It does have to grow back in your normal color so it will take a while but at least you will be able to measure it by examining your roots!

    I know what you mean too about the “philosophy” of hair – I mean, hair isn’t really all that important to our survival – maybe it protects the scalp – longer hair can from the sun – but yeah, it is mostly vanity. I like to view my hair as a reflection of what is going on inside of me – it is a reflection of how healthy I am!

  • queenfluff, I eat all the things you mentioned except cashews. I definitely have fewer grays since going raw, so I think you are right. I also now only shampoo 1-2x per week with minimal shampoo. I definitely have seen a difference and feel that my hair is very healthy (and that makes me happy). Still, even those fewer gray hairs are obviously irking me! I have to acknowledge it’s vanity, and just be patient with that for the time being. At least I’m not going for Botox!!!

  • OMG!! I am so surprised at you guys. surya has chemicals in it I would never expose myself to.ethylene glycol, DEA, MEA, mineral oil? These things are toxic!!

    And Ecocolors does not use toxic amounts of any ingredients. They dont test on animals.

    AND all of their ingredient have been backed by studies..Just because it sounds bad to you, you should do the research on these ingredients. that acrylic copolymer is not toxic in the amounts they use and the peroxide is not toxic!! The lanolin is not of animal origin and the ammonium hydroxide IS NOT TOXIC in the amounts they use. SURE if you had a big vat of it it might overwhelm you with fume, but they are using just enough to be helpful but not enough to make you sick. I saw a study about hennas. Not all hennas even contain henna. surya contains food dyes among other toxic stuff..and calls it henna.

    Lush henna contains PERFUME. Do you know PERFUME can have pthalates..something very toxic. If an ingredient listing contains perfume you just dont know what it is!!


    Some hennas are good. You can get red tones. The darker colors have indigo and may turn your hair greenish. I prefer EcoColors because I have grays and I'm not ready to be gray yet. I'm a natural girl and I only use the products that won't make me or my kids sick.

  • Lanolin is an animal product by its very definition.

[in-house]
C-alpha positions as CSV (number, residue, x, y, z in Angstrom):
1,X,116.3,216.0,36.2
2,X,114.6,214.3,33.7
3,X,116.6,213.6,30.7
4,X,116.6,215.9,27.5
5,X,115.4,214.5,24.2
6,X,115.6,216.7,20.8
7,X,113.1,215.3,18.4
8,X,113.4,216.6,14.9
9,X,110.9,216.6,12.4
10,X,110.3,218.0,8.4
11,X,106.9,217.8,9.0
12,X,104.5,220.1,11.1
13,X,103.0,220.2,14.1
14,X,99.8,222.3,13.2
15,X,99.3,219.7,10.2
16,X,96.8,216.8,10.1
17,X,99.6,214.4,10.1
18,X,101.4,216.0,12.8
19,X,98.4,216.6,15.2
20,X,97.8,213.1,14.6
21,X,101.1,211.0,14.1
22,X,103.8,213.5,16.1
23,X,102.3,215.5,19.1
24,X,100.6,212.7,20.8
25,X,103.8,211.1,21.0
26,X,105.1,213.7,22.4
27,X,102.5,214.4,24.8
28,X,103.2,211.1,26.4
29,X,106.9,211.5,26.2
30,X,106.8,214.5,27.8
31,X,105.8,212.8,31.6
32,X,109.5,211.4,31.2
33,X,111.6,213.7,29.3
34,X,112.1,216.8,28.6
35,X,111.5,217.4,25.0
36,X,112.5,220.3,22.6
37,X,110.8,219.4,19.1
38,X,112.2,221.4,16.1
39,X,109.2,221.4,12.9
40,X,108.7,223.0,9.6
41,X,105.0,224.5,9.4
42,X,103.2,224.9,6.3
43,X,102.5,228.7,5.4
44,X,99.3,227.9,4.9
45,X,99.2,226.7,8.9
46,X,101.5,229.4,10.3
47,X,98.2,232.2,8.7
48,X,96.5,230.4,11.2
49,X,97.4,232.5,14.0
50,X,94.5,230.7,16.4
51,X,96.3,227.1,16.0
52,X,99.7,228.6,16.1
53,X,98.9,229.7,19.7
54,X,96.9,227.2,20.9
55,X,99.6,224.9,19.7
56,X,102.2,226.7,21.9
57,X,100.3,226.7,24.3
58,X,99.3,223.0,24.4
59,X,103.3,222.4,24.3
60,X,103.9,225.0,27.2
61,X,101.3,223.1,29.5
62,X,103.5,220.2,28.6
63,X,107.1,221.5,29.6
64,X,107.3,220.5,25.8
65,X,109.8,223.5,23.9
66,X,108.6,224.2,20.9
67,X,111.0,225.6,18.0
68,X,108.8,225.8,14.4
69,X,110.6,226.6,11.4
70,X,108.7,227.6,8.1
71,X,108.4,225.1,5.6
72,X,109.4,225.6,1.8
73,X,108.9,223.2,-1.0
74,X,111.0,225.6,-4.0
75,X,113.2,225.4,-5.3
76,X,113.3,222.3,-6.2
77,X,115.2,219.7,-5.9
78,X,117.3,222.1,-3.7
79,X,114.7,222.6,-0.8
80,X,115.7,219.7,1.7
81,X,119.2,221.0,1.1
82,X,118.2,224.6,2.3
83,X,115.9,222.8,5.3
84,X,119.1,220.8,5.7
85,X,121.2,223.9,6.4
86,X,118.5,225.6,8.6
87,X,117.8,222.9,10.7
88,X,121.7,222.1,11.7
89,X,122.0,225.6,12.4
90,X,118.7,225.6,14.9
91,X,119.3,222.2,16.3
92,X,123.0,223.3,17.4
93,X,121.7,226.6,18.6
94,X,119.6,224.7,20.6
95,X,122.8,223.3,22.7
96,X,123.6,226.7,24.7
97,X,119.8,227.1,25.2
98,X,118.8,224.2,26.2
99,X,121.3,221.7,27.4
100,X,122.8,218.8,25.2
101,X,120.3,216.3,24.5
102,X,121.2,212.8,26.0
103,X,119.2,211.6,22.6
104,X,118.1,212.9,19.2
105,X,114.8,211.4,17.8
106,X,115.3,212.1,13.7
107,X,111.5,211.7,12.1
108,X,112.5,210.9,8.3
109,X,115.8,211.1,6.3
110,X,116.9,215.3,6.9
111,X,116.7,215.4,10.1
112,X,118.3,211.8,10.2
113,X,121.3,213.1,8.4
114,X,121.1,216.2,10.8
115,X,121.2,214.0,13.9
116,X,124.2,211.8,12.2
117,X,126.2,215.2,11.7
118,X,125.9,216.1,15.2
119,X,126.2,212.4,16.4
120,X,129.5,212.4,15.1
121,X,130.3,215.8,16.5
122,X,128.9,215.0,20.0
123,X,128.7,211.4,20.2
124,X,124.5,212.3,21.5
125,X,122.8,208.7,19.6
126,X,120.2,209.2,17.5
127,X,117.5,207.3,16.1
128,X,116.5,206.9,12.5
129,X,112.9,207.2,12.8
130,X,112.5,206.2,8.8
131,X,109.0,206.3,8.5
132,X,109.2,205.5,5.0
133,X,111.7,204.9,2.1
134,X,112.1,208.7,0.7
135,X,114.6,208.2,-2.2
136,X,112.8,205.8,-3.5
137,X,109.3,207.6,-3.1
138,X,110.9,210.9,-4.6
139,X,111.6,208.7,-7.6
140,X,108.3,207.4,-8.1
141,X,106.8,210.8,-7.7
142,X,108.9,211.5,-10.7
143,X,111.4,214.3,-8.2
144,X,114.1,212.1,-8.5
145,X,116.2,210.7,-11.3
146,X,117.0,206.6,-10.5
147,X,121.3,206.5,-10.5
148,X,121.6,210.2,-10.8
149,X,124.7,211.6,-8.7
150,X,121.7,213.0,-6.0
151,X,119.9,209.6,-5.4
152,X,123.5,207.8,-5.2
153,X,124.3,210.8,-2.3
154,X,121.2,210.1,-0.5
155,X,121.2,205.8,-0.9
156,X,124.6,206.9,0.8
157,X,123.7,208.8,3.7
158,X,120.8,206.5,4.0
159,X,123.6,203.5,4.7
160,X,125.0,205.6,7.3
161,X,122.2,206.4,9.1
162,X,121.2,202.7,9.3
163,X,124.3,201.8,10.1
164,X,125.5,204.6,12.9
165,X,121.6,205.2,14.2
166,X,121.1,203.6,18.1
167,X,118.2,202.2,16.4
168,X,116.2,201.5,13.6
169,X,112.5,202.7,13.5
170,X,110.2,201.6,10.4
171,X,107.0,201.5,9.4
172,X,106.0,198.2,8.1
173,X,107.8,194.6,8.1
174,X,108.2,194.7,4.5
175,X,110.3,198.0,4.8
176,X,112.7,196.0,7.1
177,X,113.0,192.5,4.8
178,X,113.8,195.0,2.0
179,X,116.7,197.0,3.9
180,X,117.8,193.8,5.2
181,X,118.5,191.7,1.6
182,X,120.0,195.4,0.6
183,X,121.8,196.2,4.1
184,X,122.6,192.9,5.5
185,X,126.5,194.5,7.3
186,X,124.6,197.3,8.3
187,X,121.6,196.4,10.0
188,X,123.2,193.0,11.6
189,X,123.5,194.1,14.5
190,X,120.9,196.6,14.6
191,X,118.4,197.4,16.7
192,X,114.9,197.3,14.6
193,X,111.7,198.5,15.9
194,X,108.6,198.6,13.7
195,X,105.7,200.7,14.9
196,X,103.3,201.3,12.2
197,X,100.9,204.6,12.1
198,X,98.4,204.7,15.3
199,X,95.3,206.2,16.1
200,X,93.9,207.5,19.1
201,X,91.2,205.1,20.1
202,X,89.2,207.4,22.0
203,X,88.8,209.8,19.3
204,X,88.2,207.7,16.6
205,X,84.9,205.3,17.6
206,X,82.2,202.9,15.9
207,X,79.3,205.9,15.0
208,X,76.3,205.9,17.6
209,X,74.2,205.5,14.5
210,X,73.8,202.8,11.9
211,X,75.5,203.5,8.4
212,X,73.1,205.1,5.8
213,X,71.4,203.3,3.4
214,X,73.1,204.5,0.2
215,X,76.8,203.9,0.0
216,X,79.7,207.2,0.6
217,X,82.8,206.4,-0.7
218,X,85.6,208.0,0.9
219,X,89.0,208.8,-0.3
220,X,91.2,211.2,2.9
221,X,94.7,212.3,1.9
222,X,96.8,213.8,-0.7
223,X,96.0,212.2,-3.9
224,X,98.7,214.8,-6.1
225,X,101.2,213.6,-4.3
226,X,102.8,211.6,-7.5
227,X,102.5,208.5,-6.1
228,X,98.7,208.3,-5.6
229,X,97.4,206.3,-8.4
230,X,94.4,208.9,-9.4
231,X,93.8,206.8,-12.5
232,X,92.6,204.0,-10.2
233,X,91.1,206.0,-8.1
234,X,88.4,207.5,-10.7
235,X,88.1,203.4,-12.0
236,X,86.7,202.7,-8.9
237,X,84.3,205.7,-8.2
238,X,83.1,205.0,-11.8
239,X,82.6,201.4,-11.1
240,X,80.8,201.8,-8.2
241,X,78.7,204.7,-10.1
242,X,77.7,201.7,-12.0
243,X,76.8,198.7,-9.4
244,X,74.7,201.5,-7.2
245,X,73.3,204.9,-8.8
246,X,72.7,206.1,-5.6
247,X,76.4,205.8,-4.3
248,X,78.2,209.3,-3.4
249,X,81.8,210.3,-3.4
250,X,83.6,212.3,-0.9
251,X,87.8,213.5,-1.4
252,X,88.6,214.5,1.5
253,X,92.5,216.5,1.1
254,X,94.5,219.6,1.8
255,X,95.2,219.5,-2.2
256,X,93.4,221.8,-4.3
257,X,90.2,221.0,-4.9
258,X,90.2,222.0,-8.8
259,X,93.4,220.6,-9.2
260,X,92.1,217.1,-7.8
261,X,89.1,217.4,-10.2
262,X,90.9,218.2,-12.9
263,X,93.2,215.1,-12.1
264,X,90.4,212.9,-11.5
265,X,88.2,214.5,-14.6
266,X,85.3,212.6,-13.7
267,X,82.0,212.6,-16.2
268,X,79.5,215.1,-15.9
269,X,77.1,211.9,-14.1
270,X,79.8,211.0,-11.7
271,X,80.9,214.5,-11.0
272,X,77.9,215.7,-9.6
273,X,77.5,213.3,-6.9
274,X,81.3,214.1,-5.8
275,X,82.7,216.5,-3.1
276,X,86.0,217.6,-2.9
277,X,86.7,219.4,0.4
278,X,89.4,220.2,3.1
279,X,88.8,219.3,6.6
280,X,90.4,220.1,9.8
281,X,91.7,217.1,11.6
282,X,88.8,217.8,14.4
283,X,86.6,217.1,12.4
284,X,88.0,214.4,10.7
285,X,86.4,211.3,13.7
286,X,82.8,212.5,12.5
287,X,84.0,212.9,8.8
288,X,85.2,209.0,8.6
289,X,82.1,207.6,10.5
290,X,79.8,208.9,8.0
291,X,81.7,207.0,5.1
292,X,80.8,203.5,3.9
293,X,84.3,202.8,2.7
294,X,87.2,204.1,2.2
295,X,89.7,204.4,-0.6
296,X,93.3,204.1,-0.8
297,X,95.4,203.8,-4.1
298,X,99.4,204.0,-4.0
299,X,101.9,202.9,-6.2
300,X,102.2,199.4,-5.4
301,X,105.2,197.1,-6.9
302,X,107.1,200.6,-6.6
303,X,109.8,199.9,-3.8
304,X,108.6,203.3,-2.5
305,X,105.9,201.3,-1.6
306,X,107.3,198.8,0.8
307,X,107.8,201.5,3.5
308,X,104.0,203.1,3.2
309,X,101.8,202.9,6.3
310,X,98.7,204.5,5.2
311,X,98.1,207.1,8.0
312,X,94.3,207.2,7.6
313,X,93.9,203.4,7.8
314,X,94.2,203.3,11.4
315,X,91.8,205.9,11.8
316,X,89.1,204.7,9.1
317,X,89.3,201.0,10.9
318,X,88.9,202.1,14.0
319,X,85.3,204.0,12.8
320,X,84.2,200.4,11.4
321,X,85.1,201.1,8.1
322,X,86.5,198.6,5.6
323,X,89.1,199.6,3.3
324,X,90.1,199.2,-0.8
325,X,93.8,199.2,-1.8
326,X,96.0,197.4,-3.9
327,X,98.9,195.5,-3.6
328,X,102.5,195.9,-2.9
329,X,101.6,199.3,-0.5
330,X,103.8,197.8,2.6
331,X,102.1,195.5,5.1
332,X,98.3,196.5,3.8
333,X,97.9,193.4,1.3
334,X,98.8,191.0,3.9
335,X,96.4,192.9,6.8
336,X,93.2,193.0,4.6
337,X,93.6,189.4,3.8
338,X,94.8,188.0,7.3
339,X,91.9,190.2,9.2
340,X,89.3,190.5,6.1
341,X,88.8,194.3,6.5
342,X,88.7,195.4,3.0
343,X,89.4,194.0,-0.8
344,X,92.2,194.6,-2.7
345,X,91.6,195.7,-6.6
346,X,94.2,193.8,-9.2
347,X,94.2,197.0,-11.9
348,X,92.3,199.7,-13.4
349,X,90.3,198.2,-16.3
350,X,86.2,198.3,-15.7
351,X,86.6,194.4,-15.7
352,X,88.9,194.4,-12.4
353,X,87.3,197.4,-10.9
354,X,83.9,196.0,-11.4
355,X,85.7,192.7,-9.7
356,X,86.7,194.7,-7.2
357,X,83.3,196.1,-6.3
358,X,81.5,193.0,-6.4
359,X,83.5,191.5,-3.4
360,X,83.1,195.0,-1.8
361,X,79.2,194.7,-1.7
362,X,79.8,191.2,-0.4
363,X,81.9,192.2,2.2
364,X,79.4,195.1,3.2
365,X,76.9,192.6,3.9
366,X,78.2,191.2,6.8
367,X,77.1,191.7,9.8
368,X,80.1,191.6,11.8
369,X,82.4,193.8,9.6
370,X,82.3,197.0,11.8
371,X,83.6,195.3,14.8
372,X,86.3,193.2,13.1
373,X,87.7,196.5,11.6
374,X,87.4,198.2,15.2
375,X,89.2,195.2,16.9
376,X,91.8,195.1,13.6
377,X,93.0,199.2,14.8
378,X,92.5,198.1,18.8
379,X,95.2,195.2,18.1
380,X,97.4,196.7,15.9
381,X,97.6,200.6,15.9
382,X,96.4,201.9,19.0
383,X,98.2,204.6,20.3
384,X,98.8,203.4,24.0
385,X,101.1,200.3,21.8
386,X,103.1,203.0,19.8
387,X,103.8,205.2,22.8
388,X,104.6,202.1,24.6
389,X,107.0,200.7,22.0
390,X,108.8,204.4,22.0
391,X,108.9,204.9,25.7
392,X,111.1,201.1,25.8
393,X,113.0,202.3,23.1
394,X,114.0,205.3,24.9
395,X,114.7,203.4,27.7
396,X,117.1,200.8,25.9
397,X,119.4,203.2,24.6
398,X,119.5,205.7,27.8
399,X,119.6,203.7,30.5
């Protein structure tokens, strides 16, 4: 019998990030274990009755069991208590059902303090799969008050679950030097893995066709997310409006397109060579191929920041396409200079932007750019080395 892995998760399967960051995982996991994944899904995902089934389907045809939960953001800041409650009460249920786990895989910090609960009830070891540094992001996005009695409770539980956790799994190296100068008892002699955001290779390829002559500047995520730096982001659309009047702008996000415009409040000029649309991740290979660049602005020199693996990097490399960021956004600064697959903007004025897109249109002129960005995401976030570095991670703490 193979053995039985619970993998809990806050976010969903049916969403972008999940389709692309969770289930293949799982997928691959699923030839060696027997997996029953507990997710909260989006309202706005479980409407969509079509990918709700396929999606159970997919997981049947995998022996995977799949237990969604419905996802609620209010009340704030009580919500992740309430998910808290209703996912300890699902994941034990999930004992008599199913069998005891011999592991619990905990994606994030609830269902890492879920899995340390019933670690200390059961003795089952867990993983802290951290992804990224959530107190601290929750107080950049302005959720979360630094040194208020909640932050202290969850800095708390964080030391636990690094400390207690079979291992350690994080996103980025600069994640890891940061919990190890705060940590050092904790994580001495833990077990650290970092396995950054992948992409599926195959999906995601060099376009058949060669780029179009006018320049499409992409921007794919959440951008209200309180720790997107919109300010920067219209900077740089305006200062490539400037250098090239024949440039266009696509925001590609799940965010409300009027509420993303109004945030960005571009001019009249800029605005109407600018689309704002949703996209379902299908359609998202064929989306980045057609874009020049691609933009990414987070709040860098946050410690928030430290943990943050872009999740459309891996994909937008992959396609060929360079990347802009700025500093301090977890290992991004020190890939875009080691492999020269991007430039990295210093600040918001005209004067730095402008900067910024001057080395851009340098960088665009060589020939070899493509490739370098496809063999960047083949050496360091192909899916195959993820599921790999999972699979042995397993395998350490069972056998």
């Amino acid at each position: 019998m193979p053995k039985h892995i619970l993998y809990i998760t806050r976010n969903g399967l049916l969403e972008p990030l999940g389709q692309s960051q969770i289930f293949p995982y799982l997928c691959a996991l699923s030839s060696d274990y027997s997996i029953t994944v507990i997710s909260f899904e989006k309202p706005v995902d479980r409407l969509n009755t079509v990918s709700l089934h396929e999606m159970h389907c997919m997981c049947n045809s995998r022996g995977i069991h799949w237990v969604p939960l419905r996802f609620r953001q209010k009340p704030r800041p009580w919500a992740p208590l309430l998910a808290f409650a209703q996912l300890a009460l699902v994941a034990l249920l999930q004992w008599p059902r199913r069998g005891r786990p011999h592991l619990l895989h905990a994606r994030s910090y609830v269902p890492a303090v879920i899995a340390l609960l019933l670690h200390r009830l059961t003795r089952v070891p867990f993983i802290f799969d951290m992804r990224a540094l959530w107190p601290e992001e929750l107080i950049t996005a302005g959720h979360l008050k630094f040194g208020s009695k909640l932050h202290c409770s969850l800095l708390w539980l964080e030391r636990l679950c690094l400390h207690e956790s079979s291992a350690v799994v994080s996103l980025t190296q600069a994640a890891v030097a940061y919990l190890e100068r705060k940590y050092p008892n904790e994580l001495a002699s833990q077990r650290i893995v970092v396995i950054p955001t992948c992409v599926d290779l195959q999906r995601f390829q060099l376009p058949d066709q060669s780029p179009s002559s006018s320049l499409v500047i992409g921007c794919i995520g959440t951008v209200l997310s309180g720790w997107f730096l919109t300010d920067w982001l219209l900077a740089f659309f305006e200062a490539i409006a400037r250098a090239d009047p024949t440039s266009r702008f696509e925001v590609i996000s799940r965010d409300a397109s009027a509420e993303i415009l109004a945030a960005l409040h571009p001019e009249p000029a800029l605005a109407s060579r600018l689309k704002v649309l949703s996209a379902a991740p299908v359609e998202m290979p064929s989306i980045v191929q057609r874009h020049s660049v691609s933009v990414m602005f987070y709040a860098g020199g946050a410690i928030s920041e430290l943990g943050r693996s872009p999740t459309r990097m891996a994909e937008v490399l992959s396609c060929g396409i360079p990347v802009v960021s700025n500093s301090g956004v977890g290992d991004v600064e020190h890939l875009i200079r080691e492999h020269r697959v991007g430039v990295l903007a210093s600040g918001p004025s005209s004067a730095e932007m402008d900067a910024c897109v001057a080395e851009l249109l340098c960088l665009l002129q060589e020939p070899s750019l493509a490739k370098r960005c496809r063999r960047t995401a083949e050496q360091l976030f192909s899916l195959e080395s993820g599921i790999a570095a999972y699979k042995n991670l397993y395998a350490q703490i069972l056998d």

• Anything for blond hair? I've seen camomile at the health food store, but I'm sceptical.

  • Hi. do you know these brands - Sante and Logona. They make 100%natural hair dyes with no chemicals in it, just all natural herbal ingredients. I use them and they work great!

    I think these brands are german but I know that in USA there are many brands that have cosmetic that is labeled as "pure nature". Coastal classic creations is one of them and they have also hair dyes. So try to check it out.

    BTW there is webpage - www.cosmeticdatabase.com - and there you can find a list of all harmful and non harmful cosmetics including hair dyes. :-)

  • to Nell : Hi, Ive been reasearching about how to get blond hair naturally and Ive found out that it all depends on your natural color. If your hair is naturally dark than you will never get blond hair without chemical hair dye. However if your hair is light brown or dishwasher blonde you can achieve lighter shade. But it requires consistency and patience.

    For more info try to check this - http://hmbeautyrecipes.homestead.com/HAIRcolorlighteners.html

    It has been helpful for me.

  • Thanks MariannaS! Great site. I'm definately going to give one of those ideas a go.

  • I read that they used to use beetroot as a hair colourant in the c.19th. I have an Asian friend who gets the pure henna- it is brilliant for the hair- it tints it a lovely auburn and conditions it- I had dry hair for 7 years up til last year then she put it on my hair and it has been soft ever since.